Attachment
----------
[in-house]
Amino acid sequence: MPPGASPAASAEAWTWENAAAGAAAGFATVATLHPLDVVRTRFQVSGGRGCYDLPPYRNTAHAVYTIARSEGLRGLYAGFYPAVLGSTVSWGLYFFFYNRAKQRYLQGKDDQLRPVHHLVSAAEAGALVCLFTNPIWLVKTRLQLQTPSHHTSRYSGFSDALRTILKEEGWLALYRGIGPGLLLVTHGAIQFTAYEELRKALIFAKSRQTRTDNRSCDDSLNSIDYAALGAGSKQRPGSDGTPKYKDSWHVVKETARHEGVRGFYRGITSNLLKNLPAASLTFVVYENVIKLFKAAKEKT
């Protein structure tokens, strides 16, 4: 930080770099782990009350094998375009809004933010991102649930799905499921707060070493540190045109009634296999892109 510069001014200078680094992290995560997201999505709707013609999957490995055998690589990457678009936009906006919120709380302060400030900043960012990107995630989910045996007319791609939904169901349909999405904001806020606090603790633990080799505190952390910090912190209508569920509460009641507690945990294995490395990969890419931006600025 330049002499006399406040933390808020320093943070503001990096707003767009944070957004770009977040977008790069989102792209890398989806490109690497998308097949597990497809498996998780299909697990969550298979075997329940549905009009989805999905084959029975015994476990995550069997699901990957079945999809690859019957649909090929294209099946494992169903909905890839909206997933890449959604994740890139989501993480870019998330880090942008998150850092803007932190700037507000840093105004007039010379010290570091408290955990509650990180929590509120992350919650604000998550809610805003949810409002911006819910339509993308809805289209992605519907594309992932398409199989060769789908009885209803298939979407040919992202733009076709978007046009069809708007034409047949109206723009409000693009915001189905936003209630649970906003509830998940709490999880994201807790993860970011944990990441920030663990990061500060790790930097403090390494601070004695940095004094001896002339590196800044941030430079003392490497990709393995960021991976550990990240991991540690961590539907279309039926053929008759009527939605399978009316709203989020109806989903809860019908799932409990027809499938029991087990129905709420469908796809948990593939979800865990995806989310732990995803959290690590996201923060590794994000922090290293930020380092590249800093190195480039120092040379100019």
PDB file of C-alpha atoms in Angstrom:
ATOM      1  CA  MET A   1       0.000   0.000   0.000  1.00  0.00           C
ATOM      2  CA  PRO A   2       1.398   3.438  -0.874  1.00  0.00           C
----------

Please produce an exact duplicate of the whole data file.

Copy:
[in-house]
Amino acid sequence: MPPGASPAASAEAWTWENAAAGAAAGFATVATLHPLDVVRTRFQVSGGRGCYDLPPYRNTAHAVYTIARSEGLRGLYAGFYPAVLGSTVSWGLYFFFYNRAKQRYLQGKDDQLRPVHHLVSAAEAGALVCLFTNPIWLVKTRLQLQTPSHHTSRYSGFSDALRTILKEEGWLALYRGIGPGLLLVTHGAIQFTAYEELRKALIFAKSRQTRTDNRSCDDSLNSIDYAALGAGSKQRPGSDGTPKYKDSWHVVKETARHEGVRGFYRGITSNLLKNLPAASLTFVVYENVIKLFKAAKEKT
């Protein structure tokens, strides 16, 4: 930080770099782990009350094998375009809004933010991102649930799905499921707060070493540190045109009634296999892109 510069001014200078680094992290995560997201999505709707013609999957490995055998690589990457678009936009906006919120709380302060400030900043960012990107995630989910045996007319791609939904169901349909999405904001806020606090603790633990080799505190952390910090912190209508569920509460009641507690945990294995490395990969890419931006600025 330049002499006399406040933390808020320093943070503001990096707003767009944070957004770009977040977008790069989102792209890398989806490109690497998308097949597990497809498996998780299909697990969550298979075997329940549905009009989805999905084959029975015994476990995550069997699901990957079945999809690859019957649909090929294209099946494992169903909905890839909206997933890449959604994740890139989501993480870019998330880090942008998150850092803007932190700037507000840093105004007039010379010290570091408290955990509650990180929590509120992350919650604000998550809610805003949810409002911006819910339509993308809805289209992605519907594309992932398409199989060769789908009885209803298939979407040919992202733009076709978007046009069809708007034409047949109206723009409000693009915001189905936003209630649970906003509830998940709490999880994201807790993860970011944990990441920030663990990061500060790790930097403090390494601070004695940095004094001896002339590196800044941030430079003392490497990709393995960021991976550990990240991991540690961590539907279309039926053929008759009527939605399978009316709203989020109806989903809860019908799932409990027809499938029991087990129905709420469908796809948990593939979800865990995806989310732990995803959290690590996201923060590794994000922090290293930020380092590249800093190195480039120092040379100019």
PDB file of C-alpha atoms in Angstrom:
ATOM      1  CA  MET A   1       0.000   0.000   0.000  1.00  0.00           C
ATOM      2  CA  PRO A   2       1.398   3.438  -0.874  1.00  0.00           C